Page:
Told in person April 27, 2014
Two years ago our Vizla got trapped in Virginia City Highlands. She was saved by the bell on her collar. That got snapped off by the trap, but the trap didn't injure her.
Told in person May 24, 2014
About 20 years ago, Cathy Gray's cat, Snowball, came back to their Rancho Haven home dragging a trap which had snapped onto one of her front paws. Snowball had been missing for two days. Cathy and one other person met her at the front step and managed to get the trap off. The tips of the cat's toes were injured, but fortunately that was the extent of injury.
Told in person May 24, 2014
Cindy Potter's dog, Bailey, was with the family on a hunting trip, Fall of 2013. Bailey was running ahead and stepped into a trap which Mr. Potter managed to open.
Told in person by American Red Cross Dog First Aid Instructor, Peggy Rew
Nevada Humane Society volunteers Linda and Mark Scheffel took the dog class in October, 2010 and wanted to share this report:
Walking in the Sunrise Pass area, our dog, Lucy became ensnared in animal trap. But thanks to your Dog First Aid Class, we were able to successfully free her from the trap. She was very unhappy, but calmed down immediately with the Creative Muzzling Techniques we learned.
We used my husband's belt to muzzle her and were able to free her from the trap without a scratch. Thank Goodness! This experience alone is well worth the time and cost of the class.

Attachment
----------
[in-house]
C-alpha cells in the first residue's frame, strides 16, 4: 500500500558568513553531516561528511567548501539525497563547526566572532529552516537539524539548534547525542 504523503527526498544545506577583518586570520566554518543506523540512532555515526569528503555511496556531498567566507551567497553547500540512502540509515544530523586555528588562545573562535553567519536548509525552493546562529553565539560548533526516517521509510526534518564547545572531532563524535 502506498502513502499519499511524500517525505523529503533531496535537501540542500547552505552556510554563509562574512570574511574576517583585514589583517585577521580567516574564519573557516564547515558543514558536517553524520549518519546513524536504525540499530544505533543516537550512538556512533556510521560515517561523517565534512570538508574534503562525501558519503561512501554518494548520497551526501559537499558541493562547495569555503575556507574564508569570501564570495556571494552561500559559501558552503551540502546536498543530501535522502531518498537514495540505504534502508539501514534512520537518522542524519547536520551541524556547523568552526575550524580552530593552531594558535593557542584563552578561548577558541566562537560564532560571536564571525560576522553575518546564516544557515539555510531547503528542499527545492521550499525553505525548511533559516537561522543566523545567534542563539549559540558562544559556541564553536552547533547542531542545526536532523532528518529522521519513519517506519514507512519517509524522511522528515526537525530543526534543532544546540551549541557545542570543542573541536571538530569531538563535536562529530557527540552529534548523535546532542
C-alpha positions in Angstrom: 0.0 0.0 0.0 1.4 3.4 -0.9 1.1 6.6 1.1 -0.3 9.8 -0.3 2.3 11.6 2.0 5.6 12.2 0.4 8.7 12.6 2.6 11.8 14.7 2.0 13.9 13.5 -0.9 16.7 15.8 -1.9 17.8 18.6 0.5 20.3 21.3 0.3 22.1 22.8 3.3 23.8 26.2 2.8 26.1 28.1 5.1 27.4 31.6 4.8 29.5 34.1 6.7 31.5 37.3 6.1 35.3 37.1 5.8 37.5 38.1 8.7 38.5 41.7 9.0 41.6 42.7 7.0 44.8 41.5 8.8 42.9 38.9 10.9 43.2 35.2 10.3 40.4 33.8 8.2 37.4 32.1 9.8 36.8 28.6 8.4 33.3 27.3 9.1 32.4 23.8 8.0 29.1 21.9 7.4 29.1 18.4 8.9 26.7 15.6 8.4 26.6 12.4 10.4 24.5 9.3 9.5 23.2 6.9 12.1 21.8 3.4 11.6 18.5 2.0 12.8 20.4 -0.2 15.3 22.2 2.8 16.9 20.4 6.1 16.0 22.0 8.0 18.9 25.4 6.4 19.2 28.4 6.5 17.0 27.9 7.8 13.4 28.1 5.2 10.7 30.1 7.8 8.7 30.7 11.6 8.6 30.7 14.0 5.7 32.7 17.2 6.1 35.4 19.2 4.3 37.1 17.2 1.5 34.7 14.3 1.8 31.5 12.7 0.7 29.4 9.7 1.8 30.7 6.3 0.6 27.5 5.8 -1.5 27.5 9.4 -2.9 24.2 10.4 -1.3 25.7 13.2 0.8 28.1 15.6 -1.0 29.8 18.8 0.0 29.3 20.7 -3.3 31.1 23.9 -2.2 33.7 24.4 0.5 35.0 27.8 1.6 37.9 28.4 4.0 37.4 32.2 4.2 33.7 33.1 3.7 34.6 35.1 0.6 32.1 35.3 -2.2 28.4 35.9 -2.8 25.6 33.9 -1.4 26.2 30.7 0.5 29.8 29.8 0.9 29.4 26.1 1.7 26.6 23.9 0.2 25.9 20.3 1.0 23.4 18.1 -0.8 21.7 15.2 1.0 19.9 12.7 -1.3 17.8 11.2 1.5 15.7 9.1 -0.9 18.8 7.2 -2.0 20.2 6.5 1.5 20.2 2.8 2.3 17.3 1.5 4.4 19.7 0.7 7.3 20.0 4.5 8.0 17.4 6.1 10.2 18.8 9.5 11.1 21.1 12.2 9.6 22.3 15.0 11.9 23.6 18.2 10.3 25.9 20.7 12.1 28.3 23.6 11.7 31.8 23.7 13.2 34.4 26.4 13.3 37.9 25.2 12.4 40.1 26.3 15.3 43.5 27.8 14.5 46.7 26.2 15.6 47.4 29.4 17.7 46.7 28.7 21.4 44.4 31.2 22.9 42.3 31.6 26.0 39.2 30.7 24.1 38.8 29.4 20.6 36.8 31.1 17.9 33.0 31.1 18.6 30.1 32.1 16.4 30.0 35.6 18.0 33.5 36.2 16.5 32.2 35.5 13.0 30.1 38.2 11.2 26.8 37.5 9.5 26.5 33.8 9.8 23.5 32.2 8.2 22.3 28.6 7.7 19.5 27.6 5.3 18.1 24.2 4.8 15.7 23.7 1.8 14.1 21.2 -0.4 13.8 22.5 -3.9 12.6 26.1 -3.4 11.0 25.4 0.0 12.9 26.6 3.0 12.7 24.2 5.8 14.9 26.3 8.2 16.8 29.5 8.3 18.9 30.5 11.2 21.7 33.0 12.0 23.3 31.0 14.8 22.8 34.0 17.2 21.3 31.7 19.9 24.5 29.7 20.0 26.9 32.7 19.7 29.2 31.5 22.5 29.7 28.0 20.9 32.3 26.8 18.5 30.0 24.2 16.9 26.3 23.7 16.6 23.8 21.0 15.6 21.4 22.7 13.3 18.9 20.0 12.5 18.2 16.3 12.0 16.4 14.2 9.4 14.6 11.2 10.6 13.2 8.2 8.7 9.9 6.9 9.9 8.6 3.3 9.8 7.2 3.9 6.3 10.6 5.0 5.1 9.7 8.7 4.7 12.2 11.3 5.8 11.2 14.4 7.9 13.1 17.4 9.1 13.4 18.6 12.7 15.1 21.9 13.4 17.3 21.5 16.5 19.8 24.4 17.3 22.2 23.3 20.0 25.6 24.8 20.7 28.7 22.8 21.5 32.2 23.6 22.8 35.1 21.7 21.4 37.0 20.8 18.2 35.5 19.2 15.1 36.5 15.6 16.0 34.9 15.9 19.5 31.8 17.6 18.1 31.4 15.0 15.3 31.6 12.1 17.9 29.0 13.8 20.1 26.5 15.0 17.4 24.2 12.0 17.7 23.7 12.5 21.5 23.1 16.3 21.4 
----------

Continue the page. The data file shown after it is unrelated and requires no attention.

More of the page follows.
Would you know what to if your dog gets caught in a leg trap? Simple, but effective creative muzzling techniques for your own pet will give you time to resolve the situation.
Your Northern Nevada ARC Chapter has offered classes since 2008 and is one of only a handful of chapters that offer them. Classes are ongoing, so contact Peggy Rew for information.
Rew will travel to your group for classes or for demos at special events or programs.
775.626.0982 or firstname.lastname@example.org or www.rewcrew.com
"As a veterinarian I naturally abhor cruelty to animals in any form.
I can think of no more cruel manner in which to inflict pain and
suffering than the use of leghold traps."
-W.G. Magrane, DVM, Veterinary Ophthalmologist